“A lot of pressure comes from coaches and parents, but at the same time, they are also very supportive and oftentimes just want to see you succeed,” junior Chloe Chan said. “For me, the main source of pressure comes from myself and the fact that I want to see myself constantly improve, but student athletes need to understand that everyone has their own limits. Taking themselves away from the moment and making time for new hobbies are especially important.”

The most important thing is for student athletes to be honest with themselves with how much they can handle,”

— Rhea Soni, Junior

However, the busy schedule is not the only factor that contributes to student-athlete burnout; nutrition and sleep are significant factors that could improve or worsen one’s mental state. For athletes, often exposed to high-intensity training, sleep is recognized as the most important method for physiological and psychological recovery. According to a study done by Lucio A. Cunha and Julio A. Costa, elite athletes reported approximately eight hours of sleep per night to feel rested. Due to sports and non-sport-related factors, these athletes often sleep less than seven hours, affecting their performance and mental health. For example, the study showed that runners and judo athletes who only had four hours of sleep the night before had negatively impacted endurance performance and muscle strength. A night with partial sleep restriction also affects athletes’ motor skills that require an increased amount of cognitive focus, such as goalkeepers and tennis players. Moreover, when already on the verge of burnout, student athletes who do not perform as well tend to lose more interest in the sport and eventually quit.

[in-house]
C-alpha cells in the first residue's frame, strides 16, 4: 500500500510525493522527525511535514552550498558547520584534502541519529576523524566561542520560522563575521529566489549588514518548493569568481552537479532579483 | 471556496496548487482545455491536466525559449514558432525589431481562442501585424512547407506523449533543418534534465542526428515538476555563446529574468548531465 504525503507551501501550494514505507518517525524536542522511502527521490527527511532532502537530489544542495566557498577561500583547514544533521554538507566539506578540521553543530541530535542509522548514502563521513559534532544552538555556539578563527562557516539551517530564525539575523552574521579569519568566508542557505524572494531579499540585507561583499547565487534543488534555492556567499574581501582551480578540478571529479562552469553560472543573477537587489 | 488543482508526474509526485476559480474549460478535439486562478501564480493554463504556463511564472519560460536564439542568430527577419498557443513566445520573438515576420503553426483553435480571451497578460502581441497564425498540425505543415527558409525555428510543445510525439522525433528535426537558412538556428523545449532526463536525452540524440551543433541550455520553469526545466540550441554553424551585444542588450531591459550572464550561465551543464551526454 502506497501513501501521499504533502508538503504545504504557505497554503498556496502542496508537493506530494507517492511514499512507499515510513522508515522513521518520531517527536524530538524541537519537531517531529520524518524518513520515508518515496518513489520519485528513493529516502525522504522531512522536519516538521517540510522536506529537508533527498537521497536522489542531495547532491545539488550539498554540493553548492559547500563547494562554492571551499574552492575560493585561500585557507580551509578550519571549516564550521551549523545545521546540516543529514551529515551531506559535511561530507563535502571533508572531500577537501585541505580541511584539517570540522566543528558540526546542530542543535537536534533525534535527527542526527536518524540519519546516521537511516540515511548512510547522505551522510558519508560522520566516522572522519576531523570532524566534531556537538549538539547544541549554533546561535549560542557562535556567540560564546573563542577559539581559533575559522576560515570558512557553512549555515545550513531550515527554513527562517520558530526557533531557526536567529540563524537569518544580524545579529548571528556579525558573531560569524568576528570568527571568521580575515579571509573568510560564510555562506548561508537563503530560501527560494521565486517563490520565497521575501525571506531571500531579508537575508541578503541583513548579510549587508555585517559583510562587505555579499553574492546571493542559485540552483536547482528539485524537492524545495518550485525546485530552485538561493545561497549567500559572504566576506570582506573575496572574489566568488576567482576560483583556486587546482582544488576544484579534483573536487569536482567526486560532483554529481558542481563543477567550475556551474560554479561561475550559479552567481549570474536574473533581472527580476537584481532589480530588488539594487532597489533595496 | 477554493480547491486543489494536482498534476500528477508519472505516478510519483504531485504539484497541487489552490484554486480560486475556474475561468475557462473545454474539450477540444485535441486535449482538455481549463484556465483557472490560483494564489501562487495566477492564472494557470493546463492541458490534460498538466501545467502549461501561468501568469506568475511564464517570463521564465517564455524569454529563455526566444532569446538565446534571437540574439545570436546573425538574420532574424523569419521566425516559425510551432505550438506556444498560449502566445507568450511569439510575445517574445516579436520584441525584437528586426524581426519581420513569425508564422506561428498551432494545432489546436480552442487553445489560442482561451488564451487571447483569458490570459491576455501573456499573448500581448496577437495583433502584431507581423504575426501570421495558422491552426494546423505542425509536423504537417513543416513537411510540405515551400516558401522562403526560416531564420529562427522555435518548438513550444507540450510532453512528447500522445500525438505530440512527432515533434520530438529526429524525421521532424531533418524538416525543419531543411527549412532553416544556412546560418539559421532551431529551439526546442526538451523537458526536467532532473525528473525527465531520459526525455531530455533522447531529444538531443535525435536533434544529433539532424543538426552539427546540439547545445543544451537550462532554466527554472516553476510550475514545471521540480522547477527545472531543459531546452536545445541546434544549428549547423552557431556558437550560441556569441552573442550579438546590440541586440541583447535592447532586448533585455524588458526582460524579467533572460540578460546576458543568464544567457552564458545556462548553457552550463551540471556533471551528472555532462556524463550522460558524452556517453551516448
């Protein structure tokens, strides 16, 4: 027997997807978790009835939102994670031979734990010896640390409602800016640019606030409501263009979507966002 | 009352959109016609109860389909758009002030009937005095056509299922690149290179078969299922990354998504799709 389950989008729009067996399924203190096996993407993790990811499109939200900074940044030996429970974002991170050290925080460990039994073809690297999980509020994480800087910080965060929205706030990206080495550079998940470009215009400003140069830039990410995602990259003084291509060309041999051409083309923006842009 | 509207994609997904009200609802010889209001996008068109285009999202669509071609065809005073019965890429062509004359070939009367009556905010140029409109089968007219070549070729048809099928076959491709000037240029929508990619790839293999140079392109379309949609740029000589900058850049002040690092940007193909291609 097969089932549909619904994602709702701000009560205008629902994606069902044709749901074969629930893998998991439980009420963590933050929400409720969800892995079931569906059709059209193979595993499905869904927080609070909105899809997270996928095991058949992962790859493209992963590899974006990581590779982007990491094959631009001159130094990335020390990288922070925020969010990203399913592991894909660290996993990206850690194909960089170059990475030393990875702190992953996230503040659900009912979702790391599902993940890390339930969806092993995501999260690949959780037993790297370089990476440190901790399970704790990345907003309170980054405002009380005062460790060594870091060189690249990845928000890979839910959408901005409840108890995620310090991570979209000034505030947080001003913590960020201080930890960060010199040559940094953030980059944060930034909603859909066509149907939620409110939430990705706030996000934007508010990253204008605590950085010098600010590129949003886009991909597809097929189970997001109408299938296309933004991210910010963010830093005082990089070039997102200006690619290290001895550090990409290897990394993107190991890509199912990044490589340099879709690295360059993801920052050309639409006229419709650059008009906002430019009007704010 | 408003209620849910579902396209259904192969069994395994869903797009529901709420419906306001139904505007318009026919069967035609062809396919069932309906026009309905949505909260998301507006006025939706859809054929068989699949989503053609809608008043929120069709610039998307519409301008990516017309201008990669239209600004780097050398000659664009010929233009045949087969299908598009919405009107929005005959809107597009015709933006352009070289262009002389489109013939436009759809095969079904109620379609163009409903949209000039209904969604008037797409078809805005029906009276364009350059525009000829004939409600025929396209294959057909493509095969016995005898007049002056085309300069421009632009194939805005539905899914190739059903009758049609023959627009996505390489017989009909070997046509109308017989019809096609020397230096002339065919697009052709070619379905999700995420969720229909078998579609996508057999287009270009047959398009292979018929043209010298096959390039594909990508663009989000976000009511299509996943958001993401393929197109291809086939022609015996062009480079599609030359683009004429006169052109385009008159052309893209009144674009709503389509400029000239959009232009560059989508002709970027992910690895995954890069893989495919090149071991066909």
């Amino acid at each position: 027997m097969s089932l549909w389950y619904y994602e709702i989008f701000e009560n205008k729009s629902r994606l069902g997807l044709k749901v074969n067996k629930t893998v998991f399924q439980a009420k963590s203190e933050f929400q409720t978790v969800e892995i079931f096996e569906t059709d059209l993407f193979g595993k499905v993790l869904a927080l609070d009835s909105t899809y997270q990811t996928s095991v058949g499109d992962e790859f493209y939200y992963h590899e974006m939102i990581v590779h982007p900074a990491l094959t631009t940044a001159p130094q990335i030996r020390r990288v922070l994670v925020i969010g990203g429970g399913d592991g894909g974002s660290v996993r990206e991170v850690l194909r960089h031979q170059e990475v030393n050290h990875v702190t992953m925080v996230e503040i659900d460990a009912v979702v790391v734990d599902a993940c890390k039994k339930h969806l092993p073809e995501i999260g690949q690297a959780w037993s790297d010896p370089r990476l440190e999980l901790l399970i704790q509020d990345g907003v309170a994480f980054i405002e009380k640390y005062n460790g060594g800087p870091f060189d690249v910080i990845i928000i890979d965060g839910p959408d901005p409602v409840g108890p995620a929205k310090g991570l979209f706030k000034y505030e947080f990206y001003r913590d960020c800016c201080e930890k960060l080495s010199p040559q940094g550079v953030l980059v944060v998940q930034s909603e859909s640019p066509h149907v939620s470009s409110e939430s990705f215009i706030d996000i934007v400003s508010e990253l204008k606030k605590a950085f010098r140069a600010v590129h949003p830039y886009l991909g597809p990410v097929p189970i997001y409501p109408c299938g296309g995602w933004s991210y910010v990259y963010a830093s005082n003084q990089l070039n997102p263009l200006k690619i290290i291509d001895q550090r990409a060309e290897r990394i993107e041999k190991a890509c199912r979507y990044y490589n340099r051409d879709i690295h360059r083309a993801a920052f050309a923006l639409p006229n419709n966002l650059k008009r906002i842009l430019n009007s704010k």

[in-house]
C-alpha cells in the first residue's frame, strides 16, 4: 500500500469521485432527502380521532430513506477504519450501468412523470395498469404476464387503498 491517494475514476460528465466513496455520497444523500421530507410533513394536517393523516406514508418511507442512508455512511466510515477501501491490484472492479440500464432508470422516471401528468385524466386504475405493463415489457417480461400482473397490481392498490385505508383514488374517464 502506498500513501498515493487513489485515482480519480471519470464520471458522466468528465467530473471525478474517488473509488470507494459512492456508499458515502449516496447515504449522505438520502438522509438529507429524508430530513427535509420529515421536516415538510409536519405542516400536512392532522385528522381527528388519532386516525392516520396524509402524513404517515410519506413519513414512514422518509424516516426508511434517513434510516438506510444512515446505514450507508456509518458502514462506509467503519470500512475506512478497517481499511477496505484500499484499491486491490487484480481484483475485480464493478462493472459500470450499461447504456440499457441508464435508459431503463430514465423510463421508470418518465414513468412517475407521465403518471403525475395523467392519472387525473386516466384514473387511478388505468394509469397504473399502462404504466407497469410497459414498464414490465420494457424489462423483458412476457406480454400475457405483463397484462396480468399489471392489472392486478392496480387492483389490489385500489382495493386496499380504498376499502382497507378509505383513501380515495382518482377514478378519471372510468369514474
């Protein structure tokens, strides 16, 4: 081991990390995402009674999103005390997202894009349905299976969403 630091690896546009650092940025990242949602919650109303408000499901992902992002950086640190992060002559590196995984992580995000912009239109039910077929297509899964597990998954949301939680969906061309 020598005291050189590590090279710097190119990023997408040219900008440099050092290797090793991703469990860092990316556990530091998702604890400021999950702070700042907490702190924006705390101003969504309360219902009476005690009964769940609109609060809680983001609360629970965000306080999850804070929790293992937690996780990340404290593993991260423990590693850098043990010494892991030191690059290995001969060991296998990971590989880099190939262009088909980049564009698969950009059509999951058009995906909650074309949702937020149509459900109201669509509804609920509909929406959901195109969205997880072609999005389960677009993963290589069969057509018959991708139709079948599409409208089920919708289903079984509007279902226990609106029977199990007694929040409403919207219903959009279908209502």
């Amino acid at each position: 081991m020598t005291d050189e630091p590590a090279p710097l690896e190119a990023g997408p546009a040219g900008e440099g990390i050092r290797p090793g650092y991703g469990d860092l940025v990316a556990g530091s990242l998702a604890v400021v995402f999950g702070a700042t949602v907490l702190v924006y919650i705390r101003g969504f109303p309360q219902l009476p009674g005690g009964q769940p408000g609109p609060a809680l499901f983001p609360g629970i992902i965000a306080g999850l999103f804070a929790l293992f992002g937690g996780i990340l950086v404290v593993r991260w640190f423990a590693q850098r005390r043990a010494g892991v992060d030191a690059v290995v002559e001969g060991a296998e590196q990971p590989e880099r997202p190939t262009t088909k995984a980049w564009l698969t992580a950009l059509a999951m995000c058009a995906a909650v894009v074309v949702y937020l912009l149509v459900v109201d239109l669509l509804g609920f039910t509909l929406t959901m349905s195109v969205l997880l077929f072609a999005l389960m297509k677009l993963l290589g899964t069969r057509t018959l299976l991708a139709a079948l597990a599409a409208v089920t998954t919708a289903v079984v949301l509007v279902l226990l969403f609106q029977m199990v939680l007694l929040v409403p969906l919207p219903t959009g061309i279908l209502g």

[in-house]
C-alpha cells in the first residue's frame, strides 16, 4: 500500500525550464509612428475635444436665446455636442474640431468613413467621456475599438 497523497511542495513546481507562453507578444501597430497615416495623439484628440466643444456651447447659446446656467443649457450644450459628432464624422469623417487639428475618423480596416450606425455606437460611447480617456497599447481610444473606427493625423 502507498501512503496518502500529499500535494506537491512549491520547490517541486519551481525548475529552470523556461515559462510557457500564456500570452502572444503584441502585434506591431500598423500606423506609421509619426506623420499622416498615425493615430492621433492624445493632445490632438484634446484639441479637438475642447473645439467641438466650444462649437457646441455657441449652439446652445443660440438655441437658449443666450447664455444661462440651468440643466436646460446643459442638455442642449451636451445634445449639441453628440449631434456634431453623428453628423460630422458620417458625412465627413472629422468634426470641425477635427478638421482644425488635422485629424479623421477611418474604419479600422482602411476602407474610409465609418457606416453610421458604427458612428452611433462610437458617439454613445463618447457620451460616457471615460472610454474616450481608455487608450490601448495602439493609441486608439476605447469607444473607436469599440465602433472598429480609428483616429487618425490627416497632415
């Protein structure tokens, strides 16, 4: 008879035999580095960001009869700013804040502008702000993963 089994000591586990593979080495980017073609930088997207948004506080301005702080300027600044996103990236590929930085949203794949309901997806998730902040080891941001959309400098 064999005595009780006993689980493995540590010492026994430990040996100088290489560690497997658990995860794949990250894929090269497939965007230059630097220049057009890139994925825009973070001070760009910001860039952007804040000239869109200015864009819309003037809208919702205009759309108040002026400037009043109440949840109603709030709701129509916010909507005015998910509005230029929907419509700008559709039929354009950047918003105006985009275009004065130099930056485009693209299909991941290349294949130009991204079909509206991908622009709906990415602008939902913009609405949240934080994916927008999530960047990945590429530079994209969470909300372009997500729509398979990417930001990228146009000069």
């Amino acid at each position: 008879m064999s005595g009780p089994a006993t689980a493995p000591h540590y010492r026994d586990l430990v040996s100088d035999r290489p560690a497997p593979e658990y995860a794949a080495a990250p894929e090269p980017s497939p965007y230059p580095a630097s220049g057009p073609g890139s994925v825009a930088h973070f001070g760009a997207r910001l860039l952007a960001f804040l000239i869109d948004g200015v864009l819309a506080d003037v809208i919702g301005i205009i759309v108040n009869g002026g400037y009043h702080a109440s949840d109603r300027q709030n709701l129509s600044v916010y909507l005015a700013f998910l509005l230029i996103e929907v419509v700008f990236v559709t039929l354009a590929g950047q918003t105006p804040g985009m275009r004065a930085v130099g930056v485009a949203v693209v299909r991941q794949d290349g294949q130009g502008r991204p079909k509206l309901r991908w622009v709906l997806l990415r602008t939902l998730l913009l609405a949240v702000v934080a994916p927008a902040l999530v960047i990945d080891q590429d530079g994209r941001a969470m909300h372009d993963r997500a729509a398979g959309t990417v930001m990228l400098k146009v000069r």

Similarly, nutrition is becoming an area of increased interest concerning athlete sleep and recovery. An athlete’s diet depends on several aspects, including the number of hours they practice, their goals and their environment. A healthy and balanced diet not only improves one’s performance but also mental health, due to its impact on brain function, hormones and neurotransmitters. Additionally, a 2019 review published in The American Journal of Clinical Nutrition found that increased fruit and vegetable consumption positively impacts psychological health, and daily vegetable consumption reduces symptoms of depression and alleviates feelings of exhaustion and cynicism. Athletes who eat a balanced diet and take proper breaks have decreased chances of experiencing burnout and improved performance during games and competitions.

Although commonly thought of as the same thing, stress and burnout are completely different. Stress is a temporary state of being that is a response to an environmental factor, while burnout is a mental or physical exhaustion caused by prolonged periods of stress or lack of rest. Despite common belief, stress is not always a hindrance; it can promote alertness and productivity. Burnout, on the other hand, does not have these qualities. Long-term effects of this stress lead to burnout which can lead to exhaustion, numbness and a lack of motivation or engagement.

Burnout results in a variety of side effects; however, these side effects are all synonymous with the general idea of exhaustion, anxiety and negative feelings for both the job and themselves. In reality, the side effects do not only affect one’s mental state; physical effects include gastrointestinal problems, high blood pressure, recurring headaches and sleep issues. High schoolers struggling with burnout suffer from a lack of motivation, the ability to focus and even declining grades.